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Notary deeds: the dowry in genealogy research

The dowry was in gone times a sure element in the contract of wedding, contemplated already in antiquity by the Roman law, by means of which the bride received part of the paternal assets that were then administered by her husband - the notary deed was called assignatio dotis.

In case the wife should die before the husband, he was obliged to give back the dowry to the father in law or however to the family of origin (this explained also why a widower, to avoid this, often married his late wife's sister) and the document was called restitutio dotis.

The dowry could consist in feudal rights, patrimonial assets, census taxes and other revenues, precious garments, personal and house linen, silvervare and jewels, all things that were estimated with exactness because they formed and increased the dowry. The woman could dispose of her dowry, when there was a just cause, only with the consent of her husband or, in his absence, of the sons, to participate to the formation of the dowry of the daughters, respecting the criterion to safeguard the patrimony.

The dowry is one of the main aspects of nobility: the brides carry dowries above all in cash. Lands and homes will remain to their eldest brother, who will have the task of maintaining the family's surname. The dowries (and consequently the women) become, therefore, strong instruments and elements for dealings and economic alliances between the different families.

In a notary deed concerning a dowry, apart from the list of the properties with their value, which would be of cultural and historical significance, there would appear: name of the father and daughter, name of the future husband and of his father. In case the woman's father was deceased, in the deed would appear her brothers.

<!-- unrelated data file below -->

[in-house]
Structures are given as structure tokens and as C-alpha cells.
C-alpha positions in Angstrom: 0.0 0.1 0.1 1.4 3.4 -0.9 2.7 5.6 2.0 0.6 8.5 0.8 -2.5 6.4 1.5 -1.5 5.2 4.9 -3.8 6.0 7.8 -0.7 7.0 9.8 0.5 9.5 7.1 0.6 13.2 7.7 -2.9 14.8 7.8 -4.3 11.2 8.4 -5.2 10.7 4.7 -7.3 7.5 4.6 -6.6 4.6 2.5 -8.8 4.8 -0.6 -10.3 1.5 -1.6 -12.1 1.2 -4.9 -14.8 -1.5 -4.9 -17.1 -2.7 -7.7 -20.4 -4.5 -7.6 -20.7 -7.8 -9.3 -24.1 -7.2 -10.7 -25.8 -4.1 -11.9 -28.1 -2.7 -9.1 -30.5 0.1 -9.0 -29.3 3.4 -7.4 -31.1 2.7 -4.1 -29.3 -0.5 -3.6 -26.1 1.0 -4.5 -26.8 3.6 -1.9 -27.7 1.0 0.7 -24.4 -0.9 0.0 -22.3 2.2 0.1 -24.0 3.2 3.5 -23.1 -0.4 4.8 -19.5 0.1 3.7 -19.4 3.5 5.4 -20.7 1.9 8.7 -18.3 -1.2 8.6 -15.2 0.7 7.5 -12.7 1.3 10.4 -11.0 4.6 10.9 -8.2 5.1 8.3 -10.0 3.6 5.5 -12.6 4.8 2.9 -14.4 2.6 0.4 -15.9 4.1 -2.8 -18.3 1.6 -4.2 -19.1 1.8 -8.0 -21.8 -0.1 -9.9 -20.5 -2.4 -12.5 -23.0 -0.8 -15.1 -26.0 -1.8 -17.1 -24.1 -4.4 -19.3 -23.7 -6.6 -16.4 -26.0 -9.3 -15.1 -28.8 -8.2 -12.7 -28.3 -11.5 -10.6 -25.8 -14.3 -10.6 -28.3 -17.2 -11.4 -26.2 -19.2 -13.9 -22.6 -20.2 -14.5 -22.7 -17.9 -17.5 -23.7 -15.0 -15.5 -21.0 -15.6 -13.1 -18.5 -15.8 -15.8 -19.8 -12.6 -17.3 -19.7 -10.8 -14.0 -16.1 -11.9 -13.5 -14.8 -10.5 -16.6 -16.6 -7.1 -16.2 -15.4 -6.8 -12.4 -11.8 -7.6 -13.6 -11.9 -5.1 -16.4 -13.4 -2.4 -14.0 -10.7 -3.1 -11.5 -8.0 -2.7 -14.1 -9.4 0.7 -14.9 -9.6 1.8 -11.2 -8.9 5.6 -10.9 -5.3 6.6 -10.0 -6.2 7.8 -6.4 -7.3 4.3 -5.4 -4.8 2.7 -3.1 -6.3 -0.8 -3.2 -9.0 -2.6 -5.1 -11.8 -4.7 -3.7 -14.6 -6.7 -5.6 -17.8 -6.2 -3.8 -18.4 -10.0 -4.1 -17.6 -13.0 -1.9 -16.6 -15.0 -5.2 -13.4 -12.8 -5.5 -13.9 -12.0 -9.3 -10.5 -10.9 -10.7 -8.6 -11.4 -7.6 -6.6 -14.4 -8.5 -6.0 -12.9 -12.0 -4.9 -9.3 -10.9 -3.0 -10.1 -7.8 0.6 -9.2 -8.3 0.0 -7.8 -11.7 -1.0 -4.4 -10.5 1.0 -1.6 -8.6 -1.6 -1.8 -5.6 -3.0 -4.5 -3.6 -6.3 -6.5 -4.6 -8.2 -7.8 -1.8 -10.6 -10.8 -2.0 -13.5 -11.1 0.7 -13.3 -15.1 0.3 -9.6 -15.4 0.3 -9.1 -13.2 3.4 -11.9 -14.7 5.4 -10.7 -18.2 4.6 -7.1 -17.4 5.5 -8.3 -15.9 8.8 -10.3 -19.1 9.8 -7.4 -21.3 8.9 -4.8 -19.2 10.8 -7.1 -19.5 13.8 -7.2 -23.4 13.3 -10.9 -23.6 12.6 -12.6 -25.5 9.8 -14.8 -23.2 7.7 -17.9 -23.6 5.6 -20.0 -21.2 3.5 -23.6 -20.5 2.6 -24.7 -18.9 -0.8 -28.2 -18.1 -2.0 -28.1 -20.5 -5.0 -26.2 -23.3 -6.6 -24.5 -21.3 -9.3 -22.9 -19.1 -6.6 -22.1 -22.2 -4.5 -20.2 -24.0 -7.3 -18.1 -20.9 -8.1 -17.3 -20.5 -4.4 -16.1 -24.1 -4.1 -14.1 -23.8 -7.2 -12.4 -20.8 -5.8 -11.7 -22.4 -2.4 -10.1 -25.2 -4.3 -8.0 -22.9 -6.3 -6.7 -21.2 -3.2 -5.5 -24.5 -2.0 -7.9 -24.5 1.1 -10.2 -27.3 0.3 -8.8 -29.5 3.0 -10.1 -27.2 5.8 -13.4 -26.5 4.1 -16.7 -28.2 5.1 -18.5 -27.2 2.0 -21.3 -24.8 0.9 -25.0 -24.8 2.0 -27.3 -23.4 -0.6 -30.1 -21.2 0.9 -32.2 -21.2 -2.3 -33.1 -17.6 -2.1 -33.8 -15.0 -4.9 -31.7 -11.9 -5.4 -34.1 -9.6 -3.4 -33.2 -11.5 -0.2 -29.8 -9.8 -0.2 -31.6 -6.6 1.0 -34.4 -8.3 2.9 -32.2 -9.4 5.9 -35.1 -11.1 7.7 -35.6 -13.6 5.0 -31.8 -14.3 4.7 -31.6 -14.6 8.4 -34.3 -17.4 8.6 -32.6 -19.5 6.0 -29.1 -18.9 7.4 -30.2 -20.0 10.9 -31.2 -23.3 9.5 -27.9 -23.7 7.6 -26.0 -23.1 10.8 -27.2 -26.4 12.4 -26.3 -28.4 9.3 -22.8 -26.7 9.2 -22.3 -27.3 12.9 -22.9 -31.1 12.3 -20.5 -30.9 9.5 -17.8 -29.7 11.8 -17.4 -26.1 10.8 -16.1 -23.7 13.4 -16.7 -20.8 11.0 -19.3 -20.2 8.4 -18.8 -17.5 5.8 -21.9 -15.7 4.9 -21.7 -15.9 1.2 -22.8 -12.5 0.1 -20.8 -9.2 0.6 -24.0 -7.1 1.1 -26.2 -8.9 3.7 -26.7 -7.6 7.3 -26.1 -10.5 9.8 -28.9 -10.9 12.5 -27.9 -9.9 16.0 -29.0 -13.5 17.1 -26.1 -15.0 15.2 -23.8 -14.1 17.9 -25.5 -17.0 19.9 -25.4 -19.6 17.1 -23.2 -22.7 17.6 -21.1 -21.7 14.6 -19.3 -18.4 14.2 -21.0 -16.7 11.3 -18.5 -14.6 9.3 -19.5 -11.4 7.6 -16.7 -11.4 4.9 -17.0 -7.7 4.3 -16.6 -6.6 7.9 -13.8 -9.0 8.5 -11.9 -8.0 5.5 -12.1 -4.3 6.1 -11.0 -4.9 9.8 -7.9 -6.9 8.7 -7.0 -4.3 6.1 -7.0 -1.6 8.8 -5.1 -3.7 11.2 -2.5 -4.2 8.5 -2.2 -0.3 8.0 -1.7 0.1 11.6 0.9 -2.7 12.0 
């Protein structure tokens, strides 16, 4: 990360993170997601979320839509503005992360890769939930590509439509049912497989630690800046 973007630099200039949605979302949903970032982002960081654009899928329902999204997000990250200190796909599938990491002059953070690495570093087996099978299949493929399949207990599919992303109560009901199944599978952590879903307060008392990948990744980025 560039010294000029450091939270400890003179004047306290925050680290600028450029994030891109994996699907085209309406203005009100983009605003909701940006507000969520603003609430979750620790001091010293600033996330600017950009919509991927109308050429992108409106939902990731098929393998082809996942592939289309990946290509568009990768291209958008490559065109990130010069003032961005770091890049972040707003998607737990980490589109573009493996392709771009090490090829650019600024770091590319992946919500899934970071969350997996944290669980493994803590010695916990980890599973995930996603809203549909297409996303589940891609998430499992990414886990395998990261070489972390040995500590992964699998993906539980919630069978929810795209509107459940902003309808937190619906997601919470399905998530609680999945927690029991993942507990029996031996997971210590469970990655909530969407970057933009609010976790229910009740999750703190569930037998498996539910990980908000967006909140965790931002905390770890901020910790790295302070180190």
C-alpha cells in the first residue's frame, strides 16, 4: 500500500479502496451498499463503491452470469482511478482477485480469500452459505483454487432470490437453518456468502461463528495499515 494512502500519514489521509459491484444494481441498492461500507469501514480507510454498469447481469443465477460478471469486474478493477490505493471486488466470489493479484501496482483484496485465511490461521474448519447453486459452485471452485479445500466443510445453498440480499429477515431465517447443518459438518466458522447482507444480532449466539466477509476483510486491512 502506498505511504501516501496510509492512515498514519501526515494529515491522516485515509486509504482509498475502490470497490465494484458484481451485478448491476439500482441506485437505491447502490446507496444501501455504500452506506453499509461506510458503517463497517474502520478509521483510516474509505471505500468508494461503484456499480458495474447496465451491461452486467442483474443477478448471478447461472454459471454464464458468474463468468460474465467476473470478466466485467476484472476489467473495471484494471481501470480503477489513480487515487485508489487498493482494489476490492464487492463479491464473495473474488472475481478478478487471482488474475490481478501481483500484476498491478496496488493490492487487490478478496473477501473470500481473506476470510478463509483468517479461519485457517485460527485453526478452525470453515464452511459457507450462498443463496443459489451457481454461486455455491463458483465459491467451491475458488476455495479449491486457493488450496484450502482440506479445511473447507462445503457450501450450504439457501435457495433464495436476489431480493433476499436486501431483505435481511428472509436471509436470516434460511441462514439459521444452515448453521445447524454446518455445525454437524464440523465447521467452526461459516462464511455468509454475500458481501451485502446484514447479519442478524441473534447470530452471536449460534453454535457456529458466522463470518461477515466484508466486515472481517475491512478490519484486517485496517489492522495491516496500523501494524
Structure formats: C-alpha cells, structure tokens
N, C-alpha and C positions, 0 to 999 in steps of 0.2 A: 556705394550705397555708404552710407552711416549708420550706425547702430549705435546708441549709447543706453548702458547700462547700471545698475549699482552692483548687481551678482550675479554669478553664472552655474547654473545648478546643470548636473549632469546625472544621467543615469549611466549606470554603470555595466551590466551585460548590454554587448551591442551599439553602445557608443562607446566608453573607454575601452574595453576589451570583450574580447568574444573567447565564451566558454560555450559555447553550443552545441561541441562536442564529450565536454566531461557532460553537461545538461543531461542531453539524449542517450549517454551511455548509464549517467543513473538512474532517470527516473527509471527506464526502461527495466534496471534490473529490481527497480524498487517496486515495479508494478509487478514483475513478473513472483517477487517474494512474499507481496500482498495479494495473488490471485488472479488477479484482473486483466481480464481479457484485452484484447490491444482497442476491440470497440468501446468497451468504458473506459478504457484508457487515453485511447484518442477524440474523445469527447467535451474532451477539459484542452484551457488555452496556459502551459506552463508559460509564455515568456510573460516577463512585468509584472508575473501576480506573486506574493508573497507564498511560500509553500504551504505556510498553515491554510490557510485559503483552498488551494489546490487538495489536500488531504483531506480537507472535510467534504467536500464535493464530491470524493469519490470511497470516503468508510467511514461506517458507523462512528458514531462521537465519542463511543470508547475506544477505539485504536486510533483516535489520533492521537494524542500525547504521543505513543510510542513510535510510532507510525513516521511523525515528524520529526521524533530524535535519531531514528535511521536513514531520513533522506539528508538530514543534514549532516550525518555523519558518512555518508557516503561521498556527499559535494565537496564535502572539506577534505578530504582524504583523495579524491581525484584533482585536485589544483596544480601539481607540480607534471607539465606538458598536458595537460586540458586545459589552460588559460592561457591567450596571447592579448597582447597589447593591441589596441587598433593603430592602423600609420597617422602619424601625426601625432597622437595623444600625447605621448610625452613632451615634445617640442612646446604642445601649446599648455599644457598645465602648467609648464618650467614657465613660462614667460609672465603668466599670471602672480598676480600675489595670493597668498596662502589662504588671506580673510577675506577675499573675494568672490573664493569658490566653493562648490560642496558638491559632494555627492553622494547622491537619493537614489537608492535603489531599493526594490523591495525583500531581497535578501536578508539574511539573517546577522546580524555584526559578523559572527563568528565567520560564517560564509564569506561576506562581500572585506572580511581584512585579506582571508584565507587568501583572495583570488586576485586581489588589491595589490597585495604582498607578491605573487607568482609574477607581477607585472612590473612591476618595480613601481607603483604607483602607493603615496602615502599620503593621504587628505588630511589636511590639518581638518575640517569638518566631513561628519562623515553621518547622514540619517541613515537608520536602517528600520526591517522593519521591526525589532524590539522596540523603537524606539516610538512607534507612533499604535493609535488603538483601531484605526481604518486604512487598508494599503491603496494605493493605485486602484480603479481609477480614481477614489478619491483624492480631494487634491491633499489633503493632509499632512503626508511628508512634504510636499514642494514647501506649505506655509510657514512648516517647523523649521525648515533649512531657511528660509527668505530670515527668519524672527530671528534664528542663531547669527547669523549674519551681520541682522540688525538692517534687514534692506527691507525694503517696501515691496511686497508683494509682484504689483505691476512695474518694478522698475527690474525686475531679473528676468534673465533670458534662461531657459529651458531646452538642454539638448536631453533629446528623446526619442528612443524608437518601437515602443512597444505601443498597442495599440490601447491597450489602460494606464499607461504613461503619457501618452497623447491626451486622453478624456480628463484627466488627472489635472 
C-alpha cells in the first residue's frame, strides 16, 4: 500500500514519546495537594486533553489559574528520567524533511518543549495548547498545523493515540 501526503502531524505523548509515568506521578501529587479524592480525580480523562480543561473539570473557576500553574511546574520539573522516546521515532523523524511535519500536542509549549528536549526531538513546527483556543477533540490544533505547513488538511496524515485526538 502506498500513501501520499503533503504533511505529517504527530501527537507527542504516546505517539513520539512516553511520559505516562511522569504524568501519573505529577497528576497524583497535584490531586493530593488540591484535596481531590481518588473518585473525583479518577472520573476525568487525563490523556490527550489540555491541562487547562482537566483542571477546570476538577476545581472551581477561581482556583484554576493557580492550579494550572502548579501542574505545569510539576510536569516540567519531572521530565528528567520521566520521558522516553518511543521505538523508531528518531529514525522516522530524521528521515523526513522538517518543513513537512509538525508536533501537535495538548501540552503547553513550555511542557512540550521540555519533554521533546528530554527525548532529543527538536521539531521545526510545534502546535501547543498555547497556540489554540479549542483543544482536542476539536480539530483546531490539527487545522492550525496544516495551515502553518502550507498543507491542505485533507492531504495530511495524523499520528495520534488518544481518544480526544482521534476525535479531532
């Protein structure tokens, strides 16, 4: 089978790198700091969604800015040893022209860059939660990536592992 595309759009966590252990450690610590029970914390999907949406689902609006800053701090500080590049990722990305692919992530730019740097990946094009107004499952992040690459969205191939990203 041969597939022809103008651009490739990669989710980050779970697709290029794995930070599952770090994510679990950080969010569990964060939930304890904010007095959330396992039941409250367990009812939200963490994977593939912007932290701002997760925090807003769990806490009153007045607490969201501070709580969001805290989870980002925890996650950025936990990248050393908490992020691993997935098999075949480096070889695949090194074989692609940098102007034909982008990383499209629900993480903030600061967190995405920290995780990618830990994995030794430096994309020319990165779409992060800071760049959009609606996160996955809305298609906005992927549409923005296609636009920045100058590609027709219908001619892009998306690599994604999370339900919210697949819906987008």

In a dowry deed often a final section would appear, the "bona parafernalia" that is, the properties that were given to the bride on the occasion of the wedding mostly as personal gifts from brothers and sisters, relatives, inlaw's, grandparents... and these gifts were to be treated differently in the law, that is, the bride could do whatever she liked with them, while the dowry was a kind of non-cashable check under the control of her husband.

These gifts used to mention details and relationship of the giver, which to genealogical purposes is like finding a gold mine, the more so when the research has already reached back to the period when parish records are scanty or non-existant.

Interestingly, a dowry deed was made also for nuns, when they took the vows, and the dowry was usually donated to their monastery.

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